Contradictions in Judicial Support for Capital Punishment in India and Bangladesh: Utilitarian Rationales

By Saul Lehrfreund / Carolyn Hoyle / Asian Journal of Criminology, on 1 January 2019

This article draws on two original empirical research projects that explored judges’ opinions on the retention and administration of capital punishment in India and Bangladesh. The data expose justice systems marred by corruption, incompetence, abuses of due process, and arbitrary and inconsistent treatment of defendants from arrest through to conviction and sentencing. It shows that those with the power to sentence to death have little faith in the integrity of the criminal process. Yet, a startling paradox emerges from these studies; despite personal knowledge of its flaws, judges have trust in the death penalty to deter crime and to realise other sentencing aims and feel retention benefits society. This is explained by reference to utilitarian values. Not only did our judges express strongly utilitarian justifications for sentencing people to death, in terms of their erroneous belief in its deterrent effect, but some also articulated utilitarian justifications for misconduct in pre-trial processes, suggesting that it was necessary to break the rules to secure convictions when the system was dysfunctional and ineffective.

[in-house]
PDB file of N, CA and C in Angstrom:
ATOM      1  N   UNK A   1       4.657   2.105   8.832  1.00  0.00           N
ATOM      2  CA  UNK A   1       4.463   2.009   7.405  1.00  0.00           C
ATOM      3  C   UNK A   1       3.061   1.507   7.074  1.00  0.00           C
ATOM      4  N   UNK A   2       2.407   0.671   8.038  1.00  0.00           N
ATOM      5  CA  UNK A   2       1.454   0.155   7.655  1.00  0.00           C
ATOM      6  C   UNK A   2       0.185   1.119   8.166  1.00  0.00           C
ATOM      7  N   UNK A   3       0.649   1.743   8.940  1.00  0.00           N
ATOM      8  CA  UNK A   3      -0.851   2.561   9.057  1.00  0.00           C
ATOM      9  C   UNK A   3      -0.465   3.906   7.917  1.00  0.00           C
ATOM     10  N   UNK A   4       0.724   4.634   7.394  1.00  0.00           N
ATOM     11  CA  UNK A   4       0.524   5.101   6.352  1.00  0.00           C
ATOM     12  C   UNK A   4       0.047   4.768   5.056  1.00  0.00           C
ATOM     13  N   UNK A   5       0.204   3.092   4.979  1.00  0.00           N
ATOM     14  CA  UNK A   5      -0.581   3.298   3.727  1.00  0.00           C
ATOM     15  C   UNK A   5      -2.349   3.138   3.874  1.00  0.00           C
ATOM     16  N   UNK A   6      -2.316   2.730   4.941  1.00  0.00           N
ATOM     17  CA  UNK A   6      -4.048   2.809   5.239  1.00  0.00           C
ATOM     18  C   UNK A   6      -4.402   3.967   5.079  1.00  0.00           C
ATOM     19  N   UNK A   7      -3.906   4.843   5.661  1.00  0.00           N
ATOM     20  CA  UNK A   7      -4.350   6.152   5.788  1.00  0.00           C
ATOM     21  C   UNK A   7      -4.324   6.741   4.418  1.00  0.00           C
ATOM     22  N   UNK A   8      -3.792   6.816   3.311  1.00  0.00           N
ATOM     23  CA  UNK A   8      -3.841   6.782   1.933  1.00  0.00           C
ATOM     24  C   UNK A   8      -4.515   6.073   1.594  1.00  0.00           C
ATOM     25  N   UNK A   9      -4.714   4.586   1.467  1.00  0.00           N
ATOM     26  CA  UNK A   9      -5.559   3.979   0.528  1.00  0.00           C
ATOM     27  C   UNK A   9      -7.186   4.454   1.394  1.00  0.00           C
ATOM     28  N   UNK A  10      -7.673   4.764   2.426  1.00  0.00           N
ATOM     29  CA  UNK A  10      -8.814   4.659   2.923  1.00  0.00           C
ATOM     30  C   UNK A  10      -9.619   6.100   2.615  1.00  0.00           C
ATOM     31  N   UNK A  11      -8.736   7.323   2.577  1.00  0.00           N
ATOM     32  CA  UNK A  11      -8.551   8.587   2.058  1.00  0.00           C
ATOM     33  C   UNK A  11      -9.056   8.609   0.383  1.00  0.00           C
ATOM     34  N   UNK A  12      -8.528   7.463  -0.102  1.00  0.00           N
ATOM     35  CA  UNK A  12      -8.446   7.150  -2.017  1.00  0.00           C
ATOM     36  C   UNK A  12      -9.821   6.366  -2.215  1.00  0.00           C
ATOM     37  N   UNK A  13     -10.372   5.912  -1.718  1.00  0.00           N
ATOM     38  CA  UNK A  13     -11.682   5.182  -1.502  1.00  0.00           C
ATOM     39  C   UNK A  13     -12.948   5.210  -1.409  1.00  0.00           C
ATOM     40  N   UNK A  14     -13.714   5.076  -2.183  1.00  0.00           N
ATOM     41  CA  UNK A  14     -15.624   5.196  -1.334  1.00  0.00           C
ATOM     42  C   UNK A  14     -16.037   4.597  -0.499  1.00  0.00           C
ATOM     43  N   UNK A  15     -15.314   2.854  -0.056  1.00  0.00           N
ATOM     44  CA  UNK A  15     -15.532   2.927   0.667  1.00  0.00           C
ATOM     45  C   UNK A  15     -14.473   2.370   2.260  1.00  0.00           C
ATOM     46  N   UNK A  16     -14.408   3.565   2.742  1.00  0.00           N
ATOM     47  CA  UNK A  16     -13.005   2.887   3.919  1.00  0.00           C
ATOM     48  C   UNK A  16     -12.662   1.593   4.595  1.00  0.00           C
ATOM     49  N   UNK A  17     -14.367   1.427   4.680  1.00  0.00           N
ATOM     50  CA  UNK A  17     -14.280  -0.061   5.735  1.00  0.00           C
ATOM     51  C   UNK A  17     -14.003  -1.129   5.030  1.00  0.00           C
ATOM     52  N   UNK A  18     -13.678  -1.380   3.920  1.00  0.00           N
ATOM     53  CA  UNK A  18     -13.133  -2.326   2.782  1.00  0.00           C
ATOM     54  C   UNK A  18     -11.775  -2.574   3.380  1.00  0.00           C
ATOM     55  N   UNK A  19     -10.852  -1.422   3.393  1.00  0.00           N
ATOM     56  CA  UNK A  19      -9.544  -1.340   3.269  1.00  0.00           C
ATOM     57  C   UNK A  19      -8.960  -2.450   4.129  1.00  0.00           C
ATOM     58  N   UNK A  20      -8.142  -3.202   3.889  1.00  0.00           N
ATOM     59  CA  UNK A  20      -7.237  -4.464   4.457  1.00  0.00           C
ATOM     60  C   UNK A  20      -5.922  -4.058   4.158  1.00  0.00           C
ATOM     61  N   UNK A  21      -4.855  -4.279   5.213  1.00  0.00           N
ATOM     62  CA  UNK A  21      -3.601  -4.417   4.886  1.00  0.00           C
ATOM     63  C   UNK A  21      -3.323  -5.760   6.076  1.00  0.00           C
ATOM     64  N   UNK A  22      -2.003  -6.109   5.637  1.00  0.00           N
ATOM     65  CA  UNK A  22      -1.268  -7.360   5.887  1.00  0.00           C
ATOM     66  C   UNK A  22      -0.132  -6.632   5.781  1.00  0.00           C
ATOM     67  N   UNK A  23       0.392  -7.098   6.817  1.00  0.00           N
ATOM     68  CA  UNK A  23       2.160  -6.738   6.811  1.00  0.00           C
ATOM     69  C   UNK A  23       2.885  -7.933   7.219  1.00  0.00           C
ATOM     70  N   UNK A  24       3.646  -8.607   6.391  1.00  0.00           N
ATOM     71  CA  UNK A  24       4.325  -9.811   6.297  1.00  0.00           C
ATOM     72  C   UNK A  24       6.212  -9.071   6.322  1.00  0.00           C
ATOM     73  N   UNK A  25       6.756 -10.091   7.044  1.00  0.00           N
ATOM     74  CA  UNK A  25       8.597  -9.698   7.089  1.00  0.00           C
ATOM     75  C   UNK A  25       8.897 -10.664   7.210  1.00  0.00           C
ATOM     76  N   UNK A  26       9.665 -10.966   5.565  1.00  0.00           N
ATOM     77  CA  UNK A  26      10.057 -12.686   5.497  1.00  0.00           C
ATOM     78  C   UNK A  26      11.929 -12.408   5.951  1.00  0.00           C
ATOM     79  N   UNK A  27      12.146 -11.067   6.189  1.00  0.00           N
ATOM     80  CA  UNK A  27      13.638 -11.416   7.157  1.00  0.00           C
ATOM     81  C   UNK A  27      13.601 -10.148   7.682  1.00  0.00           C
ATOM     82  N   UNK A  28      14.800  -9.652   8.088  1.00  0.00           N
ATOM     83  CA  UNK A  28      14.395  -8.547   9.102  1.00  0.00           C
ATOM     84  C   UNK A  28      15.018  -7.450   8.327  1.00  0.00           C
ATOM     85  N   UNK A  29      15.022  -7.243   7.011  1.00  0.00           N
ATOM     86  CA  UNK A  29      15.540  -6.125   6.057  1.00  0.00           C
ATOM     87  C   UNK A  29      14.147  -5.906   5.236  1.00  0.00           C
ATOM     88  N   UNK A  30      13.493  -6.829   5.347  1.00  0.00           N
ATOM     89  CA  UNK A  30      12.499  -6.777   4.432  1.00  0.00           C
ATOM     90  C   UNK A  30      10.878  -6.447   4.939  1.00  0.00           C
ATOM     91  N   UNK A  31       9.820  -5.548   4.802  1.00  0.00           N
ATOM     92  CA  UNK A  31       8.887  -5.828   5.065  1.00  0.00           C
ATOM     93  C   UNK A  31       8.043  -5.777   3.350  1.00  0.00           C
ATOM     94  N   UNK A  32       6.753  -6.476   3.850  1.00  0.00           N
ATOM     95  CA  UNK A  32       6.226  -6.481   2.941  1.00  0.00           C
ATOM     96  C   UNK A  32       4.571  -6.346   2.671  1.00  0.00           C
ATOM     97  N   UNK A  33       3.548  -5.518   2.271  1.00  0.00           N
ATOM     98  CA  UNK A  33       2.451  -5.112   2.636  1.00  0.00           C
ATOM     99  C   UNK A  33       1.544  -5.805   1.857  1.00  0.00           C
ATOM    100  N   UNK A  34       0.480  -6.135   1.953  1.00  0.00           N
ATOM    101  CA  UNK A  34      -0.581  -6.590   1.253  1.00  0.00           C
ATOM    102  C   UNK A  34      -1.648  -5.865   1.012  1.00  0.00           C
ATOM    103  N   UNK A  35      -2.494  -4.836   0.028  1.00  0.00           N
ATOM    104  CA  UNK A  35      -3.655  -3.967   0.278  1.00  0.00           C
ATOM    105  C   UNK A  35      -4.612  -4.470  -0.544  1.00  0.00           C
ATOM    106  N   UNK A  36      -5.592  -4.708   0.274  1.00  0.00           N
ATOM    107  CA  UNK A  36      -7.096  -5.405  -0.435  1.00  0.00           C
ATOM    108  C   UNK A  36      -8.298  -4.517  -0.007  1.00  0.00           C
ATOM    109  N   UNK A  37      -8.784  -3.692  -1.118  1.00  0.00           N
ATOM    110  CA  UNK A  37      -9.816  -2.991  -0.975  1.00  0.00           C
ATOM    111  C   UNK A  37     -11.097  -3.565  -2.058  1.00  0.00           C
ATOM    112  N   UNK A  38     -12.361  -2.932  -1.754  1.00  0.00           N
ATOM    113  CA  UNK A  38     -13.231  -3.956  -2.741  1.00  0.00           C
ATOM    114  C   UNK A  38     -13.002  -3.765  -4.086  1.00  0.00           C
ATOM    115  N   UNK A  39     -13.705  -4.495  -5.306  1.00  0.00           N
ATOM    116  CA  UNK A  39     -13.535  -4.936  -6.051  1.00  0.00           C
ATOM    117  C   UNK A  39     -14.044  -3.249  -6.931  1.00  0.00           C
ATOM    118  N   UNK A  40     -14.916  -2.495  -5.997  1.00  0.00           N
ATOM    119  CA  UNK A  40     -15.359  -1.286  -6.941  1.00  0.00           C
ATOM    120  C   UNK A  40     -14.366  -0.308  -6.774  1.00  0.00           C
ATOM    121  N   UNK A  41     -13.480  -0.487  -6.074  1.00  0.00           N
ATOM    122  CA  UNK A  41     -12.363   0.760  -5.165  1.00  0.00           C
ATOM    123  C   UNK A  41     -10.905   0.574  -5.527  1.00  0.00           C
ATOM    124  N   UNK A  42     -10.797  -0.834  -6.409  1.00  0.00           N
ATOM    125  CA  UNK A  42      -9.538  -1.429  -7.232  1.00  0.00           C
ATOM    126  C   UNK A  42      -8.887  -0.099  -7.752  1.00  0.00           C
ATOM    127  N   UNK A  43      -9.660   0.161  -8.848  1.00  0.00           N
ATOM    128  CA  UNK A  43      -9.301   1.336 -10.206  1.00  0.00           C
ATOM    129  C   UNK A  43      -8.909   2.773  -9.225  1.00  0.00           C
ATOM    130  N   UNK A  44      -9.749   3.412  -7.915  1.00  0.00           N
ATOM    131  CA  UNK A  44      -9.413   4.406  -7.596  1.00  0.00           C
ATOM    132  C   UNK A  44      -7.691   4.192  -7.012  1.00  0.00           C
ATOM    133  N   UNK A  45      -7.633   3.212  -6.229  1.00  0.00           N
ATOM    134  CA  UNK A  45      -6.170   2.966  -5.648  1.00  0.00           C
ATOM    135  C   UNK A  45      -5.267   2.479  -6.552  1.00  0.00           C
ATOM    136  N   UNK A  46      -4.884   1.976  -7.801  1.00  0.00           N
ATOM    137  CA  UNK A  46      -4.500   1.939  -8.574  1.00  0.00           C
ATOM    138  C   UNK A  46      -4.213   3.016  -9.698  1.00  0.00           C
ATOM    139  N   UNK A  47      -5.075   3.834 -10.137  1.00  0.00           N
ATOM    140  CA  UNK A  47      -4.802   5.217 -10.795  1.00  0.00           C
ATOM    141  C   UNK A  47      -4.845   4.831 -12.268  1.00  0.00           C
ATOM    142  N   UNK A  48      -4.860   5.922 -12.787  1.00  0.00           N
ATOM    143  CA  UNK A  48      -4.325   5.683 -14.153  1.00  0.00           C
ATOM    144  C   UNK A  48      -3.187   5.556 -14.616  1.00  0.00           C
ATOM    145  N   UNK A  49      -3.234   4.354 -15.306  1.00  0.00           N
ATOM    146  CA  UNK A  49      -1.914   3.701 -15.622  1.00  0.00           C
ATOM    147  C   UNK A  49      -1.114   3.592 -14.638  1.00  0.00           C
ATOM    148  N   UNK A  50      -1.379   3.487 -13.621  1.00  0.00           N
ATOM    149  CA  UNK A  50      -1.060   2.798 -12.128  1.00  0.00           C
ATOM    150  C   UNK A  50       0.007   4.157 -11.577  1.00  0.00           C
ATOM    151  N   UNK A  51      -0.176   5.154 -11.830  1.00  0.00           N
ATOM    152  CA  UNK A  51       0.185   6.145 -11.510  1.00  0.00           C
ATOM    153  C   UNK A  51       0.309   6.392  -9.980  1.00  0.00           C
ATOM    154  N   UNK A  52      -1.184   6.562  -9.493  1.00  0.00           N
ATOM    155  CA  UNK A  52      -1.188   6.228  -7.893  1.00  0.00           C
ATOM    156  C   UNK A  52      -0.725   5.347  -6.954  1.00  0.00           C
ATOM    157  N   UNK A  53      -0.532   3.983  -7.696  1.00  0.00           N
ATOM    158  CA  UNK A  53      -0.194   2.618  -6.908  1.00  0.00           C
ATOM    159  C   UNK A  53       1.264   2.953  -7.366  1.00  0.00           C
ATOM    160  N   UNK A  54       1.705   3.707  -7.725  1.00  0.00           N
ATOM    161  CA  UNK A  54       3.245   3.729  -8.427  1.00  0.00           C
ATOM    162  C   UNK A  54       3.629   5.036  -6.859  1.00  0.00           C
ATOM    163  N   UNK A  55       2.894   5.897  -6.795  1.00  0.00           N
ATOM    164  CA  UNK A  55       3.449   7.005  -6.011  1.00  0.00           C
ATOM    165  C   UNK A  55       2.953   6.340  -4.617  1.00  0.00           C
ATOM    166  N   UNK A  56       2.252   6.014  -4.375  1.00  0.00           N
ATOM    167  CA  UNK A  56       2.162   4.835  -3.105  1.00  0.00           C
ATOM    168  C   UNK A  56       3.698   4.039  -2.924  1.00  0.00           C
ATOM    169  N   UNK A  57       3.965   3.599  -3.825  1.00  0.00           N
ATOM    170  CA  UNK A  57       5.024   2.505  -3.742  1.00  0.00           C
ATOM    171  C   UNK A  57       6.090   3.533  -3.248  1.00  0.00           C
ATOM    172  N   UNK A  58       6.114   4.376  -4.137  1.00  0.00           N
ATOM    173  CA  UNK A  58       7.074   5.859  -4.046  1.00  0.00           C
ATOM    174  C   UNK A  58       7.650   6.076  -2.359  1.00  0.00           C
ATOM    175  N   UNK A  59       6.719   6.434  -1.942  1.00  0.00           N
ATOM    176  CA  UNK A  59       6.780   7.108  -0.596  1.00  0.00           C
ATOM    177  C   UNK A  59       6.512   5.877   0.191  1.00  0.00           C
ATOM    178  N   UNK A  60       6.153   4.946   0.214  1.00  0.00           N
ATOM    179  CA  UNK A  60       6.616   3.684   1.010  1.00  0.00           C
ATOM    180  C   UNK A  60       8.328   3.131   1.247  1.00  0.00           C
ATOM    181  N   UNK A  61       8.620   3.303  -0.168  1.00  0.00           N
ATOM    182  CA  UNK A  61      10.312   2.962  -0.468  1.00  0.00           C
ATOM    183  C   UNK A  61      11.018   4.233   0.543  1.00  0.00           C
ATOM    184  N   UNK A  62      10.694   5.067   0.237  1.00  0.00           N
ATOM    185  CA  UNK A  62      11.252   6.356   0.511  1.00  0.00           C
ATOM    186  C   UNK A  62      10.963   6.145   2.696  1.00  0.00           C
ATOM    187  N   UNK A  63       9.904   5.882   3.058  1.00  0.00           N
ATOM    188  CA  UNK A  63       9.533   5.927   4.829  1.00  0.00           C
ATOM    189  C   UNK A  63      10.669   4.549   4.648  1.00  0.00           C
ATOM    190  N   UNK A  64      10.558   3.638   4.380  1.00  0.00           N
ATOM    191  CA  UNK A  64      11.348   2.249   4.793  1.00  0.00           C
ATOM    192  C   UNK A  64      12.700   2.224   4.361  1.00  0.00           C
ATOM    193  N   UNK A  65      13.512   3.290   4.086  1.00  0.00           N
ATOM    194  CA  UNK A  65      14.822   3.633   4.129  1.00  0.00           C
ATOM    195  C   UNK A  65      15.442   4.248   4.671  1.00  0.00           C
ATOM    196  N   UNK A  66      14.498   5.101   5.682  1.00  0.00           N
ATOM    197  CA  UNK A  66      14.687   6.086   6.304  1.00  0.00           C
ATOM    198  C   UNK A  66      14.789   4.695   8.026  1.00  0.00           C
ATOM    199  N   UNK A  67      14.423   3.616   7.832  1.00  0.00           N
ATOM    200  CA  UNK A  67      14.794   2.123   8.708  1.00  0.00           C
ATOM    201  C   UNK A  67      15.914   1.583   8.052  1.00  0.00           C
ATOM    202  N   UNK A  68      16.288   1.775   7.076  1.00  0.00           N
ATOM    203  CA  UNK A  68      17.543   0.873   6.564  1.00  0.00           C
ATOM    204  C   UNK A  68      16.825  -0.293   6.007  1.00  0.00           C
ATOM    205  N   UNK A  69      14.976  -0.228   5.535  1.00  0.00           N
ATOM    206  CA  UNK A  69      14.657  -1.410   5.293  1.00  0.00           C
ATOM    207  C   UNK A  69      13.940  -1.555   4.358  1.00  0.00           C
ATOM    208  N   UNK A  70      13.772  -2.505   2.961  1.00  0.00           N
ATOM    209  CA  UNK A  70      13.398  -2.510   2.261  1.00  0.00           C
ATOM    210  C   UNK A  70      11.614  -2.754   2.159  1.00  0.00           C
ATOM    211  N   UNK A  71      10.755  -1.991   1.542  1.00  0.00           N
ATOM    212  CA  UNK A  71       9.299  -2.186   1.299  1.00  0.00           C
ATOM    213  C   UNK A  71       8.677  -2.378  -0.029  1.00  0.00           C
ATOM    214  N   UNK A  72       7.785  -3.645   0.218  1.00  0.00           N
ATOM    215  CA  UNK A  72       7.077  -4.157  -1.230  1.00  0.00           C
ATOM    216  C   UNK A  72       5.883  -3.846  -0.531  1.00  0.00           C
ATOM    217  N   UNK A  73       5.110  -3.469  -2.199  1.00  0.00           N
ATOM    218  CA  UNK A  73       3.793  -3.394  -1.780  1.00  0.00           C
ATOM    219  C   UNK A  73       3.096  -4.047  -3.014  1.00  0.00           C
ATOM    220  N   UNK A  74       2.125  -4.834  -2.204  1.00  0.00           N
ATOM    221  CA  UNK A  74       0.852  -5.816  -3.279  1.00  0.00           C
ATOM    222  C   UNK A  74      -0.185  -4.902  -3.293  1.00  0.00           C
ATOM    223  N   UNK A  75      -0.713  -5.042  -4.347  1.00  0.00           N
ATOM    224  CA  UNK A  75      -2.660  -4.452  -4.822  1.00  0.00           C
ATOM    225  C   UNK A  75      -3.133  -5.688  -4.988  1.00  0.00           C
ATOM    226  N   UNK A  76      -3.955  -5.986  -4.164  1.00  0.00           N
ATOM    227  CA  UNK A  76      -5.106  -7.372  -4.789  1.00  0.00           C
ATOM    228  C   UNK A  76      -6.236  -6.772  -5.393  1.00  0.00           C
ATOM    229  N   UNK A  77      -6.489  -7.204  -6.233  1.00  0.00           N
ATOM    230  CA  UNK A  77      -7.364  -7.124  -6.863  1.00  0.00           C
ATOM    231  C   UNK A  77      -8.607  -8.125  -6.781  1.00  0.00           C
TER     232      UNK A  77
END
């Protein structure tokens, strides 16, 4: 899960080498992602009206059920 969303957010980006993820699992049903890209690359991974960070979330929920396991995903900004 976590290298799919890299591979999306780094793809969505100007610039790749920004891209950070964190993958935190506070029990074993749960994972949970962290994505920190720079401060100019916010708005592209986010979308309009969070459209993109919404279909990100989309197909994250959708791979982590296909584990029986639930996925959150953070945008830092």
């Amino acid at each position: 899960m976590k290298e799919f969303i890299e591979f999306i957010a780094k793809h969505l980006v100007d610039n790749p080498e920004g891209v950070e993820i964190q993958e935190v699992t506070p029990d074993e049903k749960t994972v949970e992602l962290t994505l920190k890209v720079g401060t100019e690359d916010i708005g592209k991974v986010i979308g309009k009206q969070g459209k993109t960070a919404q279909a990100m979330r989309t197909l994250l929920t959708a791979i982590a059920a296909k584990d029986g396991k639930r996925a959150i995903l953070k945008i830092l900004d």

• Document type Article
  • Countries list Bangladesh
  • Themes list Arbitrariness, Death Penalty,